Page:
Abidjan (AFP) - Ivory Coast initiated a post-election reshuffle on Monday and fired the heads of its armed forces and police after a brief army mutiny that stoked security fears in the world's top cocoa producer.
President Alassane Ouattara issued a statement saying he had accepted the resignations of Prime Minister Daniel Kablan Duncan and the cabinet, who would stay in office until their replacements were appointed.
The decision had been widely expected, coming on the heels of a legislative elections last month won by the governing coalition.
Separately, a presidential statement read on TV said Alassane Ouattara had signed three decrees ordering major changes in top security ranks.
The decrees "relieve General Soumaila Bakayoko as chief of staff of the armed forces of Ivory Coast, General Gervais Kouakou Kouassi, senior commander of the national gendarmerie, and the director-general of the police, Bredou M’Bia," the statement said.
Their replacements were named as General Sekou Toure, General Nicolas Kouadio Kouakou and Youssouf Kouyate, respectively. There were no further details.
Ouattara also issued decrees ending the functions of the secretary-general of the president's office and the minister in charge of presidential affairs, the post held by his right-hand man Amadou Gon Coulibaly and his younger brother Ibrahima Tene respectively.
The mutiny saw soldiers seize the second city of Bouake, firing shots in the air and terrifying residents, while demanding bonuses, better pay and houses. The protests spread to other cities, including the economic capital Abidjan.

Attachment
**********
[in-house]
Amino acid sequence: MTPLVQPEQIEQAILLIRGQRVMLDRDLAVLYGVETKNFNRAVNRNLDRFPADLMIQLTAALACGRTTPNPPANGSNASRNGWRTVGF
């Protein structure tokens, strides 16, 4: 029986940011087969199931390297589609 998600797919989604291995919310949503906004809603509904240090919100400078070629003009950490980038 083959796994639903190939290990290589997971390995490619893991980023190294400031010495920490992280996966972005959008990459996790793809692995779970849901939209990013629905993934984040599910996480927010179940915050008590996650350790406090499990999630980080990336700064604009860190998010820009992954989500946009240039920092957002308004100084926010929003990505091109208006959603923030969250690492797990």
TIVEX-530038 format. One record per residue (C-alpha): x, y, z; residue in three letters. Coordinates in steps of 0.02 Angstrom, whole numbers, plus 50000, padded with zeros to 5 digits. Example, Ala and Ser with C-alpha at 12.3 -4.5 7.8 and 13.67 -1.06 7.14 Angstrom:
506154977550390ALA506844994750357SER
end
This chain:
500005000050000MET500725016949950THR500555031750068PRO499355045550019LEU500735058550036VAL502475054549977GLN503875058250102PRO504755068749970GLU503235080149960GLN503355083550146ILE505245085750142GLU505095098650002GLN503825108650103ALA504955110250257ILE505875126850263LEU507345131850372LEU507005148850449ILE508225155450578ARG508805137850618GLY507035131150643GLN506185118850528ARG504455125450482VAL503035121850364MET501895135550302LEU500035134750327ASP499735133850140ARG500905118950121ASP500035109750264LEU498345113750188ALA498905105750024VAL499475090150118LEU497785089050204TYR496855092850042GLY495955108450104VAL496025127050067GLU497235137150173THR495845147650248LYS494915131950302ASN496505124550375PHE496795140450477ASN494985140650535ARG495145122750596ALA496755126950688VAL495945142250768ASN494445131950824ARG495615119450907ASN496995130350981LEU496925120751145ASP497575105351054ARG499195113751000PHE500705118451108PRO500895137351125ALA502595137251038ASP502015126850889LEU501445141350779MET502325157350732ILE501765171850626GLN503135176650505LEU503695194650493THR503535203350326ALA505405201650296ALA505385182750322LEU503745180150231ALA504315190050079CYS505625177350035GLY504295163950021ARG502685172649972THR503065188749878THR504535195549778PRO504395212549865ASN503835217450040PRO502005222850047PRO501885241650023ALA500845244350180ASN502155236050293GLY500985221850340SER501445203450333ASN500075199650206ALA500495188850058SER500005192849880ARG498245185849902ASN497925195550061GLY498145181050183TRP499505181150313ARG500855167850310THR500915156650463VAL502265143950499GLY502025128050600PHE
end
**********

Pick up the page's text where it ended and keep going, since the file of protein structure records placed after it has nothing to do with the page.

A deal to end the mutiny was struck on Sunday.
Defence Minister Alain Richard Donwahi, who was briefly held by the mutineers over the weekend, assured them on Monday that Ouattara had issued "firm instructions to bring solutions to your concerns".
- State employees strike -
Bouake, which is home to 1.5 million people, was the cradle of a rebellion which erupted in 2002 in a failed attempt to oust then president Laurent Gbagbo.
The revolt sliced the former French colony into the rebel-held north and the government-controlled south and triggered years of unrest.
Twelve years later, a similar dispute over pay by rebels-turned-soldiers erupted in Bouake which spread to Abidjan and briefly brought the country to a standstill.
The government then agreed to a deal that provided amnesty for the mutineers and a financial settlement.
Speculation has mounted in Abidjan that former rebel leader Guillaume Soro, who served as premier for five years until 2012, engineered Friday's mutiny.
Just hours after the prime minister's resignation Soro was re-elected as parliamentary speaker, securing 95 percent of the votes case in the 230-seat assembly thanks to support from members of the ruling Houphouetist Rally for Democracy and Peace (RHDP) coalition.
Ouattara is scheduled to address the national assembly at 10:00 am (1000 GMT) on Tuesday, Soro announced.
Ivorian state employees meanwhile began a five-day strike on Monday to protest against pension cuts ranging from 30 to 50 percent and a plan to raise the retirement age from 55 to 60.
"The strike affects all sectors -- especially education, health and territorial administration," Theodore Gnagna Zadi, who is leading the strikers, told AFP.